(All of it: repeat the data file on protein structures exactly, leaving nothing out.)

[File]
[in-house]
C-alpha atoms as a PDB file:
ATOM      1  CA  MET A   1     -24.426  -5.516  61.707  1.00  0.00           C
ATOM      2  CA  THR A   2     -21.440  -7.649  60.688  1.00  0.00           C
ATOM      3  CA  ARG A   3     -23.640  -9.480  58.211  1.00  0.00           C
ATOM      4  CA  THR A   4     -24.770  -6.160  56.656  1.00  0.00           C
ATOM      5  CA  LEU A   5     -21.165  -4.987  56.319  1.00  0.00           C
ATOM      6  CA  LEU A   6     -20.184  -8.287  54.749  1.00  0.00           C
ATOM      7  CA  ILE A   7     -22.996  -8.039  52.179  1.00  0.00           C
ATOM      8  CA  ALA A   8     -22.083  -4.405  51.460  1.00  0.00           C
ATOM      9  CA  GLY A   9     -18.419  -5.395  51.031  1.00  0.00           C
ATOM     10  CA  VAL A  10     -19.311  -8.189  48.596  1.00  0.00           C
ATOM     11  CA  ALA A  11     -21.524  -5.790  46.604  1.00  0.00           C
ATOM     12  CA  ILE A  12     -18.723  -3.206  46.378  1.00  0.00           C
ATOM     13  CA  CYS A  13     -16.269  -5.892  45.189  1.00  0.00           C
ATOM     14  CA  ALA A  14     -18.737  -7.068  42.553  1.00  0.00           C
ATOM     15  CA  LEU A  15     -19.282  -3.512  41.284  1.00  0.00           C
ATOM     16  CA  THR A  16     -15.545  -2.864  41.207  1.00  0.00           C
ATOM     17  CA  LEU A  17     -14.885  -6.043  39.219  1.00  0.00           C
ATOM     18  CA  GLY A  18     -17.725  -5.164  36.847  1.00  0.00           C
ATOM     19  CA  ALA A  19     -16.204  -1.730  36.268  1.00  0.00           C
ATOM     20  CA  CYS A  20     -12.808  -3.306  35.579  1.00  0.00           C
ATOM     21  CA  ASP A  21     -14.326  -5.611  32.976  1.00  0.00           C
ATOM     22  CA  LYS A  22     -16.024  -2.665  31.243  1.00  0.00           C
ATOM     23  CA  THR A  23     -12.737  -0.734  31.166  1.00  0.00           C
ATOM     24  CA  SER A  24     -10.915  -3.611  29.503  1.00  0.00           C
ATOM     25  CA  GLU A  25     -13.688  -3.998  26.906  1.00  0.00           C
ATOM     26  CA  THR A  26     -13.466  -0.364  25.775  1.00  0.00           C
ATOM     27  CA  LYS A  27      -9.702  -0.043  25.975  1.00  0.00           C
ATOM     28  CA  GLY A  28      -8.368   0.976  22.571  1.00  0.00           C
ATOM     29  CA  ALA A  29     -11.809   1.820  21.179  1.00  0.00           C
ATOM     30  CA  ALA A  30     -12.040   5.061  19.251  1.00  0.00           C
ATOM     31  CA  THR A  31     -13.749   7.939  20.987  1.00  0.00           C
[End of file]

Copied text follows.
[in-house]
C-alpha atoms as a PDB file:
ATOM      1  CA  MET A   1     -24.426  -5.516  61.707  1.00  0.00           C
ATOM      2  CA  THR A   2     -21.440  -7.649  60.688  1.00  0.00           C
ATOM      3  CA  ARG A   3     -23.640  -9.480  58.211  1.00  0.00           C
ATOM      4  CA  THR A   4     -24.770  -6.160  56.656  1.00  0.00           C
ATOM      5  CA  LEU A   5     -21.165  -4.987  56.319  1.00  0.00           C
ATOM      6  CA  LEU A   6     -20.184  -8.287  54.749  1.00  0.00           C
ATOM      7  CA  ILE A   7     -22.996  -8.039  52.179  1.00  0.00           C
ATOM      8  CA  ALA A   8     -22.083  -4.405  51.460  1.00  0.00           C
ATOM      9  CA  GLY A   9     -18.419  -5.395  51.031  1.00  0.00           C
ATOM     10  CA  VAL A  10     -19.311  -8.189  48.596  1.00  0.00           C
ATOM     11  CA  ALA A  11     -21.524  -5.790  46.604  1.00  0.00           C
ATOM     12  CA  ILE A  12     -18.723  -3.206  46.378  1.00  0.00           C
ATOM     13  CA  CYS A  13     -16.269  -5.892  45.189  1.00  0.00           C
ATOM     14  CA  ALA A  14     -18.737  -7.068  42.553  1.00  0.00           C
ATOM     15  CA  LEU A  15     -19.282  -3.512  41.284  1.00  0.00           C
ATOM     16  CA  THR A  16     -15.545  -2.864  41.207  1.00  0.00           C
ATOM     17  CA  LEU A  17     -14.885  -6.043  39.219  1.00  0.00           C
ATOM     18  CA  GLY A  18     -17.725  -5.164  36.847  1.00  0.00           C
ATOM     19  CA  ALA A  19     -16.204  -1.730  36.268  1.00  0.00           C
ATOM     20  CA  CYS A  20     -12.808  -3.306  35.579  1.00  0.00           C
ATOM     21  CA  ASP A  21     -14.326  -5.611  32.976  1.00  0.00           C
ATOM     22  CA  LYS A  22     -16.024  -2.665  31.243  1.00  0.00           C
ATOM     23  CA  THR A  23     -12.737  -0.734  31.166  1.00  0.00           C
ATOM     24  CA  SER A  24     -10.915  -3.611  29.503  1.00  0.00           C
ATOM     25  CA  GLU A  25     -13.688  -3.998  26.906  1.00  0.00           C
ATOM     26  CA  THR A  26     -13.466  -0.364  25.775  1.00  0.00           C
ATOM     27  CA  LYS A  27      -9.702  -0.043  25.975  1.00  0.00           C
ATOM     28  CA  GLY A  28      -8.368   0.976  22.571  1.00  0.00           C
ATOM     29  CA  ALA A  29     -11.809   1.820  21.179  1.00  0.00           C
ATOM     30  CA  ALA A  30     -12.040   5.061  19.251  1.00  0.00           C
ATOM     31  CA  THR A  31     -13.749   7.939  20.987  1.00  0.00           C